- The place was packed. It was a Sunday afternoon at 1pm, after all, and we couldn't even find seating.
- The host arranged for chairs to the side, next to a small table, as we waited for something to open up. Which it did, luckily, quite soon.
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So my friend is an adherent of Lent, and for this particular Lent season, she decided to give up meat and social media, two of literally my favourite things (this is the part where we break into song).
And so in consideration of her, and because of a standing order brunch date, we decided to (finally) check out Boho Eatery, widely touted by veggie loving vegans as the place for their stomachs to be seen and heard.
I was apprehensive, of course – I love vegetables as much as the next guy, which is honestly not too much, and I do enjoy a good salad, but I need a little bit of sausage on my plate ... Healthy eating is that nice guy who we all know we should date, but steak once a week is too fulfilling a regimen to really settle down from.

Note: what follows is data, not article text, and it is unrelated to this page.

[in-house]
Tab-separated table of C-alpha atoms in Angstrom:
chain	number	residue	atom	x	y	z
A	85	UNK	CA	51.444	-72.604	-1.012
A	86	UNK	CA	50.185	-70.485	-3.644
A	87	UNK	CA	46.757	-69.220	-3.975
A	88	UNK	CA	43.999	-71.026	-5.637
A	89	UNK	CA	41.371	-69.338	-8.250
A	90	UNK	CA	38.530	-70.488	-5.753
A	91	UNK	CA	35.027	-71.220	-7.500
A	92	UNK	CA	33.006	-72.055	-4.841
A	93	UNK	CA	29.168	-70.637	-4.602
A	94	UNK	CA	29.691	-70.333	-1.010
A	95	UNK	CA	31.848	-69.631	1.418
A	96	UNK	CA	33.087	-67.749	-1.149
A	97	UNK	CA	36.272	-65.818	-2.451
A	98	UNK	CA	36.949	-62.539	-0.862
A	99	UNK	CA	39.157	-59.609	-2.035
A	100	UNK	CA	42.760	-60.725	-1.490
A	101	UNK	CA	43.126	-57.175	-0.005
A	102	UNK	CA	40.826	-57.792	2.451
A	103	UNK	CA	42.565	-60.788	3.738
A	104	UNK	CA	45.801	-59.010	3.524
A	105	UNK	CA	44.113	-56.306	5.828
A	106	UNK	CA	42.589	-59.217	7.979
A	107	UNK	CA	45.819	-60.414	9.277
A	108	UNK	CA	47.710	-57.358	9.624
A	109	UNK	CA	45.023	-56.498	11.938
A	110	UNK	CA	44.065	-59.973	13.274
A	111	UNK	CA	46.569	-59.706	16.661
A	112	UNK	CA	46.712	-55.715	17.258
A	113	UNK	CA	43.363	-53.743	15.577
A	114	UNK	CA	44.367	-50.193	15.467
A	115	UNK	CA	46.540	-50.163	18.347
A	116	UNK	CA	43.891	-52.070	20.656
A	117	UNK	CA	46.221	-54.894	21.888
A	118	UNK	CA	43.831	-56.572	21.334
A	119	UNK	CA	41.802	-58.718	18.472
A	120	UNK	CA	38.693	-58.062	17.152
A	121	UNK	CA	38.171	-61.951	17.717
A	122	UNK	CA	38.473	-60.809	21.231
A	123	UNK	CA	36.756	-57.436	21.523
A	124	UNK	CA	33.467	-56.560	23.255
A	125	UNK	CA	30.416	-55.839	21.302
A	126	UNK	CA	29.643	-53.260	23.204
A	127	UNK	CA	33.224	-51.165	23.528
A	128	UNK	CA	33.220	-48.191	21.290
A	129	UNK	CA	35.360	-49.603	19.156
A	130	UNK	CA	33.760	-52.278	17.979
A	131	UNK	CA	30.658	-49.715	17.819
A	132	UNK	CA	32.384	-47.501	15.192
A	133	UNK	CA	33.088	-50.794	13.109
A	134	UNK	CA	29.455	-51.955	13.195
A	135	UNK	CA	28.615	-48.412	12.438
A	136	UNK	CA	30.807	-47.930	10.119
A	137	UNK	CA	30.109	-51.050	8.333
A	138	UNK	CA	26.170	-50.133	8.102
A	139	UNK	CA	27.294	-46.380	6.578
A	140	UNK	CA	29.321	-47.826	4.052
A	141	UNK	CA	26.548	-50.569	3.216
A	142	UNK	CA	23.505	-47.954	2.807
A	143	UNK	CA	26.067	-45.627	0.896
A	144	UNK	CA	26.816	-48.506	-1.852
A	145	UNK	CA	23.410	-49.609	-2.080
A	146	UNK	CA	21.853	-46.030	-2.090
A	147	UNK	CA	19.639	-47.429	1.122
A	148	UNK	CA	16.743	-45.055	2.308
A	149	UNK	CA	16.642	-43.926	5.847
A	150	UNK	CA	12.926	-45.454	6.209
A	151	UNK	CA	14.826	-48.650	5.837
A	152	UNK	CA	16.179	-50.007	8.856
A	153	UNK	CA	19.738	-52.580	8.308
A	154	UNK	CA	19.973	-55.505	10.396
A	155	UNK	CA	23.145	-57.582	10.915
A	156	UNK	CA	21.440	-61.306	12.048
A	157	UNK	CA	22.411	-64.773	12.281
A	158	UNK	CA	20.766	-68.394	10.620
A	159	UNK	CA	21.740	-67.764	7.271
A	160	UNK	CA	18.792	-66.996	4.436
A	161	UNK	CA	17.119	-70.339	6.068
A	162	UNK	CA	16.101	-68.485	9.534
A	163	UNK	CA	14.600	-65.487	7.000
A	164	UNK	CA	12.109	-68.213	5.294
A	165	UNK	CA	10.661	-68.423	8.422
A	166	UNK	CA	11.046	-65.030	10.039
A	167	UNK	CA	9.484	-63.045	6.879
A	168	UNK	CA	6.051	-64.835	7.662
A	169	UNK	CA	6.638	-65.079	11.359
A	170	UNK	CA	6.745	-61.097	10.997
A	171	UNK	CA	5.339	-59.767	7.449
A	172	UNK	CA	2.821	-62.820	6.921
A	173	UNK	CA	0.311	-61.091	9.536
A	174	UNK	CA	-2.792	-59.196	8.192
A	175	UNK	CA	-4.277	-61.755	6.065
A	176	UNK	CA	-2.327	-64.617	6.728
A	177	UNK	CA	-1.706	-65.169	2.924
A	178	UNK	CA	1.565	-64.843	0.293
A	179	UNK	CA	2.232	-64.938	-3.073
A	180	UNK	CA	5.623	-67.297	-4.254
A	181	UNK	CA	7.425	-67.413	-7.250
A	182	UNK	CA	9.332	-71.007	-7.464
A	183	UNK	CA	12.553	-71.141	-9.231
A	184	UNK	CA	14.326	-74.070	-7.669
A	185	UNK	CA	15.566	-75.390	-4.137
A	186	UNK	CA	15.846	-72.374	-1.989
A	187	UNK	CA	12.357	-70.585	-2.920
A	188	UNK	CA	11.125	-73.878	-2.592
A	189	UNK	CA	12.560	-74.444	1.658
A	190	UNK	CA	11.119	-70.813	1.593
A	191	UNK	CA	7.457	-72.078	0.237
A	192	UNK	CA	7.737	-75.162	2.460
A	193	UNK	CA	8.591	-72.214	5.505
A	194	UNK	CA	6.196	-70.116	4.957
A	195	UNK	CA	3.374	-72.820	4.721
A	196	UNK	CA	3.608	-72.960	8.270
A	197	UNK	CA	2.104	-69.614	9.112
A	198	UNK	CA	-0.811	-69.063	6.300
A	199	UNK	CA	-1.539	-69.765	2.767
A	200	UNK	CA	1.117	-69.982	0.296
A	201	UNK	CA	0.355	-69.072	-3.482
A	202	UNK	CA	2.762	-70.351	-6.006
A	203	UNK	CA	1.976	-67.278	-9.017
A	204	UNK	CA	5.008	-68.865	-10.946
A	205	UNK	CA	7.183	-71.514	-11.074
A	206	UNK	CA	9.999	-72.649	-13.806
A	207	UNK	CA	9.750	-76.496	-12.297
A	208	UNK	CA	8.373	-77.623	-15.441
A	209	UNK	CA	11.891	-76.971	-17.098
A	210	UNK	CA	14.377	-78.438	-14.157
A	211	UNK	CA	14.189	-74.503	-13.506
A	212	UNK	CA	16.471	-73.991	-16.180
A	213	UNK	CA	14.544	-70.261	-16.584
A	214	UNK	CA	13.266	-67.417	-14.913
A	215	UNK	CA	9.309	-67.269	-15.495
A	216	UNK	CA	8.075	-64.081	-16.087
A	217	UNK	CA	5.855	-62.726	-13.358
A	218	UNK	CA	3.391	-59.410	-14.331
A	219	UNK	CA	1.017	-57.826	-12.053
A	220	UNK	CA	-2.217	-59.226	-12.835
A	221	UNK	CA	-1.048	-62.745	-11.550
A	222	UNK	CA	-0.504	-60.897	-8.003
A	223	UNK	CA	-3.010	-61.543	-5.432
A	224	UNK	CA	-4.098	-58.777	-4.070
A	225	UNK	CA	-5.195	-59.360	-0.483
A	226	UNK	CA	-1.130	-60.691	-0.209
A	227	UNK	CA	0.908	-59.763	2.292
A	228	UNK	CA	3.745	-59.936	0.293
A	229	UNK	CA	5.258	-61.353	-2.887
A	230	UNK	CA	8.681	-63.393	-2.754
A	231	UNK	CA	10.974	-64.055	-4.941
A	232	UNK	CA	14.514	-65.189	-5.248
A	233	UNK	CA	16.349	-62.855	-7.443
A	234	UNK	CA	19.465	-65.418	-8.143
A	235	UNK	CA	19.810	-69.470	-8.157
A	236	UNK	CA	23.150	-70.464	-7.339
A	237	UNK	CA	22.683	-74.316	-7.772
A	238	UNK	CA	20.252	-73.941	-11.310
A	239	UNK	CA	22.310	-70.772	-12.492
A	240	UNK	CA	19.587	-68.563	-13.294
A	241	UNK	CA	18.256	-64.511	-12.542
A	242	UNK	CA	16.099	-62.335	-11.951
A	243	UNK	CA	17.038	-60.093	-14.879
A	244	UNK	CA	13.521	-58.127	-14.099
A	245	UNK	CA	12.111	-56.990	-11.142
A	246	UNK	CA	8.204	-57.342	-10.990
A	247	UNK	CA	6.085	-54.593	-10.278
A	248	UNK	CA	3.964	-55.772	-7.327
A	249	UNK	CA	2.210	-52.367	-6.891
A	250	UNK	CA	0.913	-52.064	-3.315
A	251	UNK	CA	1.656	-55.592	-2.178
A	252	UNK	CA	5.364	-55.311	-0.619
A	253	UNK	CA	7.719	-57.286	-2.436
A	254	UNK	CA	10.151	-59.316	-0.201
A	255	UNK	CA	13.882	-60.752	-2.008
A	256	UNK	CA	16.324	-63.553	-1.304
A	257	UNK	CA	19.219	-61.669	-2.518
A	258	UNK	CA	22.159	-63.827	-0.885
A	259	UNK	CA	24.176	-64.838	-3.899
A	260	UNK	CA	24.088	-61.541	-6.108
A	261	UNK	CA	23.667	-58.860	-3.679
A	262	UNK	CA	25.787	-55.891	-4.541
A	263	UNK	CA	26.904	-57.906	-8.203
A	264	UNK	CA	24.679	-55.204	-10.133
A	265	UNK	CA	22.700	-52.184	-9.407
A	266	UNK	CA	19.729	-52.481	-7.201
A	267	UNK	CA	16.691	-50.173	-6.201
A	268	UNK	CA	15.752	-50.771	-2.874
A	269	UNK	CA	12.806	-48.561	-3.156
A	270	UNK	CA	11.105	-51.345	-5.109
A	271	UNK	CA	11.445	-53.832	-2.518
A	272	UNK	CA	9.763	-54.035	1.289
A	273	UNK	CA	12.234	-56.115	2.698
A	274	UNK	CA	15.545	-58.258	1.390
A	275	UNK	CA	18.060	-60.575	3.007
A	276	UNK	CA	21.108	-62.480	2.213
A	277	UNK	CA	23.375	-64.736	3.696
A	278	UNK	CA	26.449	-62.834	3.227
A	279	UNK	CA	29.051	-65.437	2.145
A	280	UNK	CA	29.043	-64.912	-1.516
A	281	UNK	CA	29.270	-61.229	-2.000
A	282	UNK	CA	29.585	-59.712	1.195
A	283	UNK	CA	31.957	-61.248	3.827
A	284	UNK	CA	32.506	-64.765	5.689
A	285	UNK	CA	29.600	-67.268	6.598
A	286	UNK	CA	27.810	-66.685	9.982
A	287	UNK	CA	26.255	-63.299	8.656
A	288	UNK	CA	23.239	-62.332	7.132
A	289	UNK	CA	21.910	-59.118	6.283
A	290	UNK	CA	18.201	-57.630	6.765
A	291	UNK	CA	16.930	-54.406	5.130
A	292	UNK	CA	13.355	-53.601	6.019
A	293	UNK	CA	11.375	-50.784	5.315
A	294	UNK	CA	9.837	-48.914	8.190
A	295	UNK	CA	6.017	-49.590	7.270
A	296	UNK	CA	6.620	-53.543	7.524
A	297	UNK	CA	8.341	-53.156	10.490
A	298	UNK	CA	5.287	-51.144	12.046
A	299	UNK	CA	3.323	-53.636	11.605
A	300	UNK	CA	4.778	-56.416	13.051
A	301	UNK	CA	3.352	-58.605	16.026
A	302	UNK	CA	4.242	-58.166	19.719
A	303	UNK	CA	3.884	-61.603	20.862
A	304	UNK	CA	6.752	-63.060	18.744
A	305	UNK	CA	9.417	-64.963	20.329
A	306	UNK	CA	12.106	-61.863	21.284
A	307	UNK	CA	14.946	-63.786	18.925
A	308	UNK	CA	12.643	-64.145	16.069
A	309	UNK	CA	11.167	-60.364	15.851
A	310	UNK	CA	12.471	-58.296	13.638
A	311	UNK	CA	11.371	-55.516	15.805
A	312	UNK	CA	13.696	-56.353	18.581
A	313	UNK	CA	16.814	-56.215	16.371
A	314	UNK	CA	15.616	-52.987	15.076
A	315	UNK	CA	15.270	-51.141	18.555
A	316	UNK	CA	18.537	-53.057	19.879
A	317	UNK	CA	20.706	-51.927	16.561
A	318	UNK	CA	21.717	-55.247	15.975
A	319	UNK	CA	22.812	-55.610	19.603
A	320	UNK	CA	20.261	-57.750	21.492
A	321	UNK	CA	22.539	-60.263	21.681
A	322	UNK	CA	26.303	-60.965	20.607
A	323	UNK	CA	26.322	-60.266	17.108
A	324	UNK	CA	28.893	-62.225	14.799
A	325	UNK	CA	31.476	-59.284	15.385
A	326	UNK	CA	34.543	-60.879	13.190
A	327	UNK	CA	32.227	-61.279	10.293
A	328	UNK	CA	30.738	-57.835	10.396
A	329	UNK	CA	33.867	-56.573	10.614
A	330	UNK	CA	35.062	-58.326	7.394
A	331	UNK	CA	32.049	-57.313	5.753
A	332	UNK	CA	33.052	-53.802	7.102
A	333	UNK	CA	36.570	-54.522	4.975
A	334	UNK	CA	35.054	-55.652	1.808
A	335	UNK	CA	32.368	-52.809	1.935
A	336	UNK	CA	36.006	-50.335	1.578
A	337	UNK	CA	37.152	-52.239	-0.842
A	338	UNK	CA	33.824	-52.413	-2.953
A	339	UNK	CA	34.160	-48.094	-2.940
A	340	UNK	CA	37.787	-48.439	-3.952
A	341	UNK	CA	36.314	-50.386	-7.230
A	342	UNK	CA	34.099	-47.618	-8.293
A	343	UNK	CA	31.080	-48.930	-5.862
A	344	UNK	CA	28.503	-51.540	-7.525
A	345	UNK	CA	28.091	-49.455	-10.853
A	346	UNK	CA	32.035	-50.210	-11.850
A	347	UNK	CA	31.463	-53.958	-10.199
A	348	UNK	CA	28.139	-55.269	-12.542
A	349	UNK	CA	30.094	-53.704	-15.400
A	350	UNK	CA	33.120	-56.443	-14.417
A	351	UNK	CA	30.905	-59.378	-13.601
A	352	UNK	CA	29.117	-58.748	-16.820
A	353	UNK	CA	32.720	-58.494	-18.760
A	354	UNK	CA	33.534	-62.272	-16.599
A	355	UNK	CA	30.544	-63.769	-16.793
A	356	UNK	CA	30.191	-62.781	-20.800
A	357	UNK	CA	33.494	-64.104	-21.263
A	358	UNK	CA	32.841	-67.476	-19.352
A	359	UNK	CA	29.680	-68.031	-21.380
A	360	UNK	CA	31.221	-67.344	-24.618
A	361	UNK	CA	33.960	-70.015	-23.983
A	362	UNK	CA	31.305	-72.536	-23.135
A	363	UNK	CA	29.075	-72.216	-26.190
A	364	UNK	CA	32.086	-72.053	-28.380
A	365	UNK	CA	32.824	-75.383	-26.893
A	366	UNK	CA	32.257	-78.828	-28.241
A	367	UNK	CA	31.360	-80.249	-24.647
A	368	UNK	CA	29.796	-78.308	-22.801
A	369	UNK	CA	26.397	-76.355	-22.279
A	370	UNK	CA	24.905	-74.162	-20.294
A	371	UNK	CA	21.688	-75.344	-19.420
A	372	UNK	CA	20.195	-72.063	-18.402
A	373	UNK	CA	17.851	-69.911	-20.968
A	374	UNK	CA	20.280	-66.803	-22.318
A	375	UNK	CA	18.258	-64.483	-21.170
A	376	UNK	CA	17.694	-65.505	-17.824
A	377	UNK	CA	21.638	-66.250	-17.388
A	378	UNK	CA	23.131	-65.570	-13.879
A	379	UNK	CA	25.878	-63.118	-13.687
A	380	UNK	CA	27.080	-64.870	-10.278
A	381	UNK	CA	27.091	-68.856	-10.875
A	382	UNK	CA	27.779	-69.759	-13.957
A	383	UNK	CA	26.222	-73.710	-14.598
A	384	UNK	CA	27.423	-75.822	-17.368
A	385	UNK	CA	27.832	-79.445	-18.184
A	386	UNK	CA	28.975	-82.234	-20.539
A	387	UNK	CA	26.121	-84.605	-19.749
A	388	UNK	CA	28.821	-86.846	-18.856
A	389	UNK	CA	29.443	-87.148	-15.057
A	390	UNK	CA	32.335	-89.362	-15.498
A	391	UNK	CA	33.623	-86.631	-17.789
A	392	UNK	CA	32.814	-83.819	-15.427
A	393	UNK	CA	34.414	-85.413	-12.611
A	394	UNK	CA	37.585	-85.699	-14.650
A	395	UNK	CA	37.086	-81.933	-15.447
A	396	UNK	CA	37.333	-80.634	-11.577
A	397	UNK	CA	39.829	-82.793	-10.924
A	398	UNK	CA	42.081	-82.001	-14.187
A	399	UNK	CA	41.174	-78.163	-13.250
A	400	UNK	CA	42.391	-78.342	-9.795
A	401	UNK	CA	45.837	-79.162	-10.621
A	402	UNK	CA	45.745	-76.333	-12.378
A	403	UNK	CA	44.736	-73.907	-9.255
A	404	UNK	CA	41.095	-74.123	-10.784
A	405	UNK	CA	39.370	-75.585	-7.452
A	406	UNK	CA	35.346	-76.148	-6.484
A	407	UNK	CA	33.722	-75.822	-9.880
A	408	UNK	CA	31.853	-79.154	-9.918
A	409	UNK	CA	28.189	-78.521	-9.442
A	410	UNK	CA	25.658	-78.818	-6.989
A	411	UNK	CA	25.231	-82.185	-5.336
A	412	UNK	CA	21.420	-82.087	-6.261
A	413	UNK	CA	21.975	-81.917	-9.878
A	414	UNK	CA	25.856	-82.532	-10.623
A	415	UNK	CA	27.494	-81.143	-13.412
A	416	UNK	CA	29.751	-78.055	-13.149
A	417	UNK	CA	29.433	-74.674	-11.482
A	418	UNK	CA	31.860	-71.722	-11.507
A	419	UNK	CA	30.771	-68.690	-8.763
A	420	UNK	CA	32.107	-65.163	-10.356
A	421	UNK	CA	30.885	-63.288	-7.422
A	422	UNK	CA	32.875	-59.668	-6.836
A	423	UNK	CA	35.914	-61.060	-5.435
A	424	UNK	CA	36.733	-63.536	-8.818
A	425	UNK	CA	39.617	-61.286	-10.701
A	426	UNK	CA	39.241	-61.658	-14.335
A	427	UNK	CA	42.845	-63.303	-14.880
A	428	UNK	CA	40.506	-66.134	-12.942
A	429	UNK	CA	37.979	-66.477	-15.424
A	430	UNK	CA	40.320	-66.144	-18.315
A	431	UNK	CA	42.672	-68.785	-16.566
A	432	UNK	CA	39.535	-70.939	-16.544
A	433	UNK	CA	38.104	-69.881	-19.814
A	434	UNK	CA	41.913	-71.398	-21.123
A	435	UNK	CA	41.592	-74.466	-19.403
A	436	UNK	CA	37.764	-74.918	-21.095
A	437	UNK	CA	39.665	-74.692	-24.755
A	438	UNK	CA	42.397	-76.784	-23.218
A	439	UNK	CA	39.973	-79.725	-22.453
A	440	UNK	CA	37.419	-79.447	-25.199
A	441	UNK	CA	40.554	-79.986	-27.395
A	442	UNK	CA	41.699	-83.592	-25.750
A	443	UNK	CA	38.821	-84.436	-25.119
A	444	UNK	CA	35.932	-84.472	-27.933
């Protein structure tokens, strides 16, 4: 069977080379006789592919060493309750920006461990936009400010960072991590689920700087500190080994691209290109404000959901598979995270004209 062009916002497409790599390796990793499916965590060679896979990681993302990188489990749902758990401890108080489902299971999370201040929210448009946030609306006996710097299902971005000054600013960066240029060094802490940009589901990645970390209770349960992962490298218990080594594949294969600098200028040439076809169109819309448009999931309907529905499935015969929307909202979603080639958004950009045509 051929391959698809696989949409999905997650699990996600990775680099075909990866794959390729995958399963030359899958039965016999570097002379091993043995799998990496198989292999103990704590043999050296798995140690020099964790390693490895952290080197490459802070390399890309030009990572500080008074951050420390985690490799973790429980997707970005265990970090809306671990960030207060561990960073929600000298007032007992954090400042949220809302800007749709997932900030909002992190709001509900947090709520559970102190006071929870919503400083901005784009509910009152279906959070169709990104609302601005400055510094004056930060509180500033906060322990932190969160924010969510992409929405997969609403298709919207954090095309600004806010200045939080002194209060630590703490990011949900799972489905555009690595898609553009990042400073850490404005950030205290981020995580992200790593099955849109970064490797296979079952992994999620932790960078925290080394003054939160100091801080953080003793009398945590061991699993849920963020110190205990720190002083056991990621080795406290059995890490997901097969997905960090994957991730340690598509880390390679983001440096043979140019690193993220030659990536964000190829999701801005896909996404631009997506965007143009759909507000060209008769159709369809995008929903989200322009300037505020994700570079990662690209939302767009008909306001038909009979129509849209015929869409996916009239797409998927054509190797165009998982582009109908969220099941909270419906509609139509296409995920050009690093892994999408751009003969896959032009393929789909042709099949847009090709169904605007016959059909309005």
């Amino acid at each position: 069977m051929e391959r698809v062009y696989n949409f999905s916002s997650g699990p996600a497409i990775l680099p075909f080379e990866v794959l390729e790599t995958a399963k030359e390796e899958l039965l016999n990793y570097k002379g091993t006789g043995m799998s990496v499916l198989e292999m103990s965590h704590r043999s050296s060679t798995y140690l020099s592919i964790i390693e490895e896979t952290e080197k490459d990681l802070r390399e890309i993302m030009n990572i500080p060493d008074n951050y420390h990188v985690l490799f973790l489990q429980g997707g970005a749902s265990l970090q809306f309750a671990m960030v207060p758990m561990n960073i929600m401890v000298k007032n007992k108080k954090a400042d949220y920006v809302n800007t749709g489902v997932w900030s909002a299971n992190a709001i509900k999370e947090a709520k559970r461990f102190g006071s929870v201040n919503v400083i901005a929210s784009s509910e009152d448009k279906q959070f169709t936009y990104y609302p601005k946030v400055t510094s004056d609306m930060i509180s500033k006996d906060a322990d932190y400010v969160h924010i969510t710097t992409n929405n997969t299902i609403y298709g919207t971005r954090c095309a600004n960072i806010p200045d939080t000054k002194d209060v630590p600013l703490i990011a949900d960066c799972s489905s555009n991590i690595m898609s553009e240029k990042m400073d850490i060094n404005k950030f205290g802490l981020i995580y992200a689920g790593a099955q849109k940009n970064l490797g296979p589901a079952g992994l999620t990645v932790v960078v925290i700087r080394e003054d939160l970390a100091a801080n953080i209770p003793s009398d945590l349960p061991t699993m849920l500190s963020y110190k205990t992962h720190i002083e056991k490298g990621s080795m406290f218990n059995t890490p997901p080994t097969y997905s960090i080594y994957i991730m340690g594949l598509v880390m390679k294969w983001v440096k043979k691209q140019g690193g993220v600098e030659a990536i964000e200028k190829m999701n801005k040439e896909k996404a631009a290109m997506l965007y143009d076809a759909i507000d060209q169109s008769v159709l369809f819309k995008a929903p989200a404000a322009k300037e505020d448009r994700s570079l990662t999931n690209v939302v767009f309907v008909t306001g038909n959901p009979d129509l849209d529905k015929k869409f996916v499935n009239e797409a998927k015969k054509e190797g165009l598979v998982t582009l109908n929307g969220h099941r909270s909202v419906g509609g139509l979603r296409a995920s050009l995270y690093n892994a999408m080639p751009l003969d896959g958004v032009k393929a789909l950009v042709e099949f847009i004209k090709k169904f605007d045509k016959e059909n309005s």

That being said, we made it to Boho Eatery with an efficient Google Maps directory – under normal circumstances, I'm not a fan of Google Maps, but I wasn't the one driving, so I didn't care. I tend to feel more lost with Google Maps, and so I do the Kenyan thing of relying on landmarks (the big green building? Pass it. No va.).
You're looking for Ngong House, which is where Boho Eatery is, and you pass a barrier that feels as if you are entering a residential area to get to it. The parking lot is a bit small and dusty, but that makes sense because it is quite a small establishment, and so the parking is enough for it.
I was not feeling as apprehensive as I had been the whole morning about eating only green things but then when we got to the entrance of the place, I felt a wave of confusion and disgust. There's a statue at the front, of a black man wearing traditional colonial uniform – you know, the beige khaki shirt and shorts that are directly reminiscent of Africa and supposed African explorers pre-independence.
I was really wondering what the point of that statue was, and why it is still there – at the entrance of a vegan eatery, no less. What purpose does it serve? What is it supposed to be reminding us of? That statue put a terrible taste in my mouth, and the mouths of the others with me. Nonetheless, we proceeded inside.